London calling — again!

Well, after over seven weeks in Tel Aviv where winter reigned for much of the time and Covid-19 for a large part of it, I find myself back in London where we endured more than a week of real spring weather — sort of as if the world had been turned upside down, something about which we have been made painfully aware, what with climate change, Covid, Brexit, Ukraine and all the rest.

One listens to the news for a few minutes in the morning and it seems as if nothing much has changed — war (or is it just a special military operation?) in Ukraine, exploding figures for new Covid infections, garden parties in 10 Downing Street once more, babies and mothers dying unnecessarily in Shrewsbury, ordinary people being murdered on the streets of Israel’s cities (something that hardly gets a mention here in the UK), etc., etc.  So what’s new?

But spring is spring and we should be grateful for small mercies, which brings me back to Professor Lehrer again and makes me glad that I’m not a pigeon!

It’s quite amazing, though.  It seems there’s no escaping the war in Ukraine short of turning off the radio and TV, giving the newspapers and magazines a permanent miss and being determined not to use a smartphone, the weapon that has become the principal vehicle for the transmission of notifications on social media, in particular “fake news”, “alternative facts” and other falsehoods.  Looking at the images that appear on the television screen and elsewhere, all I can think of that life for the 4 million or so people who have fled their country to seek refuge elsewhere is a life in hell.  I find that this combination of round-the-clock news and the images that accompany it emotionally disturbing, to say the least, and I can’t even begin to comprehend what people are going through in this, Putin’s war.  The more I see and hear, the more I begin to think that this man is not just a run-of-the-mill bog-standard dictator but a combination of the worst of Stalin and Hitler and an individual who personifies the Russian paranoia of being surrounded by enemies better than anyone else.  Last week’s Economist newspaper contained a briefing that attempted to explain this and it made for chilling reading indeed—and is more than worth a cursory glance.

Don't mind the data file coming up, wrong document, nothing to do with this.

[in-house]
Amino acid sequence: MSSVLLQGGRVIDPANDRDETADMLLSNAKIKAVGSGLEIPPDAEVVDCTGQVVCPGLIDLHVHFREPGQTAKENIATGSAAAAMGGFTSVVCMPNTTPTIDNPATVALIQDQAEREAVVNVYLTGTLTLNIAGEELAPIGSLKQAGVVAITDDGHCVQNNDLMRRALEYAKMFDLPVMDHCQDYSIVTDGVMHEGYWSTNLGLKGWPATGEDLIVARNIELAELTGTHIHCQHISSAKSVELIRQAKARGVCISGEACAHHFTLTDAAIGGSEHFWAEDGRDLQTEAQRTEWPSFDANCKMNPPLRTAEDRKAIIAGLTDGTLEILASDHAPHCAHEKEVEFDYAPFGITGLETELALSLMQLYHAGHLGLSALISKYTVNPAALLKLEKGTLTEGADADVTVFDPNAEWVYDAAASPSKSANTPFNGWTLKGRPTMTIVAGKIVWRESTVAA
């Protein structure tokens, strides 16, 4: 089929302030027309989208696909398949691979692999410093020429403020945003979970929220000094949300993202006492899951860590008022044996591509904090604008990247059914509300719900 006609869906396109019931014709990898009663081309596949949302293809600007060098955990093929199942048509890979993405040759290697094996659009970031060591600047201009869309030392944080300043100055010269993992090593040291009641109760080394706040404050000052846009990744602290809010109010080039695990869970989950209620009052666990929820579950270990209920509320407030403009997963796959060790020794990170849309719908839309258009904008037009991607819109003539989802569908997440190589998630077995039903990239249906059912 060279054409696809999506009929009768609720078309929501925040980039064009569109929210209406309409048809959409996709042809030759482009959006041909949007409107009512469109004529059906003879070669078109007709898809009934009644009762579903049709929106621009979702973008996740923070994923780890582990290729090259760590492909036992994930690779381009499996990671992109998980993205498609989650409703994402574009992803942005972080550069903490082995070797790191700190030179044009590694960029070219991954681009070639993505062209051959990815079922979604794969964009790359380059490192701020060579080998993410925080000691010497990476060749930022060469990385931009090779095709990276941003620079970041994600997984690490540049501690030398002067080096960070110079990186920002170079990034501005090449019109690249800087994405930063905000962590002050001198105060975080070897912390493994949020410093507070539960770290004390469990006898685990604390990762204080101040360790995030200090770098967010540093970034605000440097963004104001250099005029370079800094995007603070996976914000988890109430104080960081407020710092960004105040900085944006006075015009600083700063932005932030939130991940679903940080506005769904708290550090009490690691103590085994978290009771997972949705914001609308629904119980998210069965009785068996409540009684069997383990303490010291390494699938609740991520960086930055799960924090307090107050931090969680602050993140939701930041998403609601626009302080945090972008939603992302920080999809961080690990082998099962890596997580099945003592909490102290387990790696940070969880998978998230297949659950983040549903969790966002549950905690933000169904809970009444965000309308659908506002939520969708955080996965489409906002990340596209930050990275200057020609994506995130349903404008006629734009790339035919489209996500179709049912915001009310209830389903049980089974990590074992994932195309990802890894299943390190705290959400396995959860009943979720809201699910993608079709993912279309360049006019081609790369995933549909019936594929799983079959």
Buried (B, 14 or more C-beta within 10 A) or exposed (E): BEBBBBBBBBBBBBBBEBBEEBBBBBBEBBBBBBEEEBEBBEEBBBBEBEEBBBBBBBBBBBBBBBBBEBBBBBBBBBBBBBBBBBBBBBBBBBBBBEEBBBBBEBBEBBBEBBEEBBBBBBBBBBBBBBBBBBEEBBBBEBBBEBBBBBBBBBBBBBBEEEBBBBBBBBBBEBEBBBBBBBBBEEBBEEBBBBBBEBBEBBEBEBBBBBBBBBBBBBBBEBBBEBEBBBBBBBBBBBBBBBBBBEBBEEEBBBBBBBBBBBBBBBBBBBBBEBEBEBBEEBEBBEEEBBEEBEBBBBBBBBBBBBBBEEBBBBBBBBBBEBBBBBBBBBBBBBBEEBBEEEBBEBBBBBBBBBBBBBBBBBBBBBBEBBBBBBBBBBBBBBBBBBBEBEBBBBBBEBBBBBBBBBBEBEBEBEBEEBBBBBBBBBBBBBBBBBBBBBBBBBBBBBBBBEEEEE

The New Russian Cult of War

One gets the feeling that a single wrong move of the part of any one involved in this conflict could bring about irreparable damage — disaster, in fact. Which, as you might have guessed, brings me back to Tom Lehrer — and although the song was written nearly 60 years ago and contains in its lyrics a couple of references to the time in which it was written, most of it is still relevant — even apt — to what is going on today.

What I find particularly scary is that with control of the media within Russia, so many Russian citizens appear to have little idea of what is really taking place and believe everything they’re told by the state-controlled media—as outlined in the Economist briefing. And all this reminds me of the lyrics of another Lehrer song that famously satirized the alleged amorality of the German rocket scientist Wernher von Braun who developed the V1 and V2 rockets that terrorised parts of southern England at the end of WWII. Over 1400 were launched at Britain, with more than 500 striking London, each one causing vast devastation, and killing  almost 3,000 people and injuring almost 7,000 more. Von Braun worked for Nazi Germany before turning his expertise in rocketry to serve the United States, his work satirised by Lehrer in the lyric “‘Once the rockets are up, who cares where they come down? That’s not my department,’ says Wernher von Braun.”   (The story of the V2 was recounted in V2, a recent novel by that wonderful storyteller,  Robert Harris.).

Unlike the unfortunates who lost their lives in England nearly eight decades ago to V1s and V2s, the same cannot be said in regard to today’s Ukrainian citizens facing bombardment from Putin’s rockets, which far from not being his department is absolutely his department as they are aimed at, guided towards, and enventually destroy, civilian targets throughout the country.



So here I am again in a city I enjoy being in although I only really ventured out on my own for the first time a couple of days ago for although I was officially “cleared” of Covid three weeks ago, I have not yet  returned to a situation that I would regard as “normal”—whatever that might mean.

So what’s been going on now that I’m here?  Well, for a start, I’ve been enjoying the blossom on the trees and in the gardens and this year, it seems to be more colourful than usual.

Magnolia blossom, London NW3


Almond blossom, London NW3


Daffodils, London NW3


Daffodils, London NW3



One of my granddaughters loves pictures of squirrels — although why anybody thinks that these bushy-tailed rodents are “sweet” is beyond me as I regard them as vermin, rather in the same that I regard pigeons as winged vermin (as, apparently, do some others).

However, I [generally] do what’s requested of me or what I’m told and every now and then, I take the camera out and look out the windows to see if there are any around.  I watched these two one day last week as they gadded about but then I realised that perhaps as it was a warm spring day, it was more serious than the usual kind of joyful squirrel-play.

On my first walking day out a week ago, I ventured around the corner to Primrose Hill.  It was a misty morning and although I’ve been photographing Primrose Hill in various lighting conditions, at different seasons and at different times of the day, I don’t recollect ever having seen it like this before.